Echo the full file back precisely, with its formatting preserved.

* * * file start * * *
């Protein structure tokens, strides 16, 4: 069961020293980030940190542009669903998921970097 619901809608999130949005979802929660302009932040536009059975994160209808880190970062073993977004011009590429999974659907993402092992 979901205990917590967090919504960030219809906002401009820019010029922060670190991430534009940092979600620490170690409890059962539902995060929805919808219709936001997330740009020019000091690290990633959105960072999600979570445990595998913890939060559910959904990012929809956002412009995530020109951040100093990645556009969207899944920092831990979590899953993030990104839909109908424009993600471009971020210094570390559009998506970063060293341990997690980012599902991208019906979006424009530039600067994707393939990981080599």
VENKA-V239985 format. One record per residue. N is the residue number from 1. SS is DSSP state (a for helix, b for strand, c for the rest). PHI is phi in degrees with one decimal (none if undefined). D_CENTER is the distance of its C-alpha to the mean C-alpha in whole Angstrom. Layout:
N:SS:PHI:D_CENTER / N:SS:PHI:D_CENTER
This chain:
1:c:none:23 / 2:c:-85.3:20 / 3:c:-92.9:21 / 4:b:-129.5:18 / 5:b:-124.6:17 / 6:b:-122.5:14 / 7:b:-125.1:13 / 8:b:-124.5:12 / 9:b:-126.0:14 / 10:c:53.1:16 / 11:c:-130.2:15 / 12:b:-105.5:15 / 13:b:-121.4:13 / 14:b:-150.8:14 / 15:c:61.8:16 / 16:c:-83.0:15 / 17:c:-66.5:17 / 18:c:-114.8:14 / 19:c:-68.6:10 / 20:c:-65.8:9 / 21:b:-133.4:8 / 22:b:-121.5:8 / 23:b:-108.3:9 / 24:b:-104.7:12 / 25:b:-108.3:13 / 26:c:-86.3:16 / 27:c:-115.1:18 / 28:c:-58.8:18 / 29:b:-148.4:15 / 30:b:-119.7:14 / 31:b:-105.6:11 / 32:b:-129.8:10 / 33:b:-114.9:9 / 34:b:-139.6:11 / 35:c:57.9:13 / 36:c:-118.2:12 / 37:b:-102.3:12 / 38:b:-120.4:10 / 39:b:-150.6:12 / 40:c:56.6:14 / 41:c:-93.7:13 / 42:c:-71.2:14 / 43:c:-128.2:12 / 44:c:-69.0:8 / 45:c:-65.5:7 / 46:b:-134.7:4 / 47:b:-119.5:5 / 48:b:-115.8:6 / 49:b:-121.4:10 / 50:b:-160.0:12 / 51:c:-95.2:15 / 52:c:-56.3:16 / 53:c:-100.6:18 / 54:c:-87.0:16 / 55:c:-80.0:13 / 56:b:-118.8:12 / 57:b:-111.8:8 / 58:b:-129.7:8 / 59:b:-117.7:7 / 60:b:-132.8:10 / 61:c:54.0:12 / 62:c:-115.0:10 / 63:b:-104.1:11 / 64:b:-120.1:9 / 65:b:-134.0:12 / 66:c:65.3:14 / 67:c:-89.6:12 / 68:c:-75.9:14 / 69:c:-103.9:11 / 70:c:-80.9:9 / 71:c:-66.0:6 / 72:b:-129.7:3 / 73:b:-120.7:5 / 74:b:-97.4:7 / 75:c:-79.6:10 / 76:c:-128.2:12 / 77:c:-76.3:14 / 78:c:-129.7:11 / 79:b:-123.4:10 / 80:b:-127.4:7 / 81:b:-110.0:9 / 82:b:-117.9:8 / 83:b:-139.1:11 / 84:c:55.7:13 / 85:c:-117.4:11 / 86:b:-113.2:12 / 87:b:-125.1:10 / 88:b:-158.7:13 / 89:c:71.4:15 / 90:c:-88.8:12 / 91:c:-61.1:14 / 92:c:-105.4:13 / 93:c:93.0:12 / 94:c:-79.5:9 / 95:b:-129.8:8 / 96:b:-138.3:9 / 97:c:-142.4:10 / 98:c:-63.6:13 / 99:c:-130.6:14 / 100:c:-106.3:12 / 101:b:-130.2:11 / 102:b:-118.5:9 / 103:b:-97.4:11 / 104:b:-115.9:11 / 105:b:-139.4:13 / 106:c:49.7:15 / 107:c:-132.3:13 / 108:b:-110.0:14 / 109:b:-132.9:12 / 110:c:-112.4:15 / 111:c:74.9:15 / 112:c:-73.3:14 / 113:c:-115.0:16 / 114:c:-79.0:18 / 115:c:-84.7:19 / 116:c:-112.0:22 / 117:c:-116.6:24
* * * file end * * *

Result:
């Protein structure tokens, strides 16, 4: 069961020293980030940190542009669903998921970097 619901809608999130949005979802929660302009932040536009059975994160209808880190970062073993977004011009590429999974659907993402092992 979901205990917590967090919504960030219809906002401009820019010029922060670190991430534009940092979600620490170690409890059962539902995060929805919808219709936001997330740009020019000091690290990633959105960072999600979570445990595998913890939060559910959904990012929809956002412009995530020109951040100093990645556009969207899944920092831990979590899953993030990104839909109908424009993600471009971020210094570390559009998506970063060293341990997690980012599902991208019906979006424009530039600067994707393939990981080599």
VENKA-V239985 format. One record per residue. N is the residue number from 1. SS is DSSP state (a for helix, b for strand, c for the rest). PHI is phi in degrees with one decimal (none if undefined). D_CENTER is the distance of its C-alpha to the mean C-alpha in whole Angstrom. Layout:
N:SS:PHI:D_CENTER / N:SS:PHI:D_CENTER
This chain:
1:c:none:23 / 2:c:-85.3:20 / 3:c:-92.9:21 / 4:b:-129.5:18 / 5:b:-124.6:17 / 6:b:-122.5:14 / 7:b:-125.1:13 / 8:b:-124.5:12 / 9:b:-126.0:14 / 10:c:53.1:16 / 11:c:-130.2:15 / 12:b:-105.5:15 / 13:b:-121.4:13 / 14:b:-150.8:14 / 15:c:61.8:16 / 16:c:-83.0:15 / 17:c:-66.5:17 / 18:c:-114.8:14 / 19:c:-68.6:10 / 20:c:-65.8:9 / 21:b:-133.4:8 / 22:b:-121.5:8 / 23:b:-108.3:9 / 24:b:-104.7:12 / 25:b:-108.3:13 / 26:c:-86.3:16 / 27:c:-115.1:18 / 28:c:-58.8:18 / 29:b:-148.4:15 / 30:b:-119.7:14 / 31:b:-105.6:11 / 32:b:-129.8:10 / 33:b:-114.9:9 / 34:b:-139.6:11 / 35:c:57.9:13 / 36:c:-118.2:12 / 37:b:-102.3:12 / 38:b:-120.4:10 / 39:b:-150.6:12 / 40:c:56.6:14 / 41:c:-93.7:13 / 42:c:-71.2:14 / 43:c:-128.2:12 / 44:c:-69.0:8 / 45:c:-65.5:7 / 46:b:-134.7:4 / 47:b:-119.5:5 / 48:b:-115.8:6 / 49:b:-121.4:10 / 50:b:-160.0:12 / 51:c:-95.2:15 / 52:c:-56.3:16 / 53:c:-100.6:18 / 54:c:-87.0:16 / 55:c:-80.0:13 / 56:b:-118.8:12 / 57:b:-111.8:8 / 58:b:-129.7:8 / 59:b:-117.7:7 / 60:b:-132.8:10 / 61:c:54.0:12 / 62:c:-115.0:10 / 63:b:-104.1:11 / 64:b:-120.1:9 / 65:b:-134.0:12 / 66:c:65.3:14 / 67:c:-89.6:12 / 68:c:-75.9:14 / 69:c:-103.9:11 / 70:c:-80.9:9 / 71:c:-66.0:6 / 72:b:-129.7:3 / 73:b:-120.7:5 / 74:b:-97.4:7 / 75:c:-79.6:10 / 76:c:-128.2:12 / 77:c:-76.3:14 / 78:c:-129.7:11 / 79:b:-123.4:10 / 80:b:-127.4:7 / 81:b:-110.0:9 / 82:b:-117.9:8 / 83:b:-139.1:11 / 84:c:55.7:13 / 85:c:-117.4:11 / 86:b:-113.2:12 / 87:b:-125.1:10 / 88:b:-158.7:13 / 89:c:71.4:15 / 90:c:-88.8:12 / 91:c:-61.1:14 / 92:c:-105.4:13 / 93:c:93.0:12 / 94:c:-79.5:9 / 95:b:-129.8:8 / 96:b:-138.3:9 / 97:c:-142.4:10 / 98:c:-63.6:13 / 99:c:-130.6:14 / 100:c:-106.3:12 / 101:b:-130.2:11 / 102:b:-118.5:9 / 103:b:-97.4:11 / 104:b:-115.9:11 / 105:b:-139.4:13 / 106:c:49.7:15 / 107:c:-132.3:13 / 108:b:-110.0:14 / 109:b:-132.9:12 / 110:c:-112.4:15 / 111:c:74.9:15 / 112:c:-73.3:14 / 113:c:-115.0:16 / 114:c:-79.0:18 / 115:c:-84.7:19 / 116:c:-112.0:22 / 117:c:-116.6:24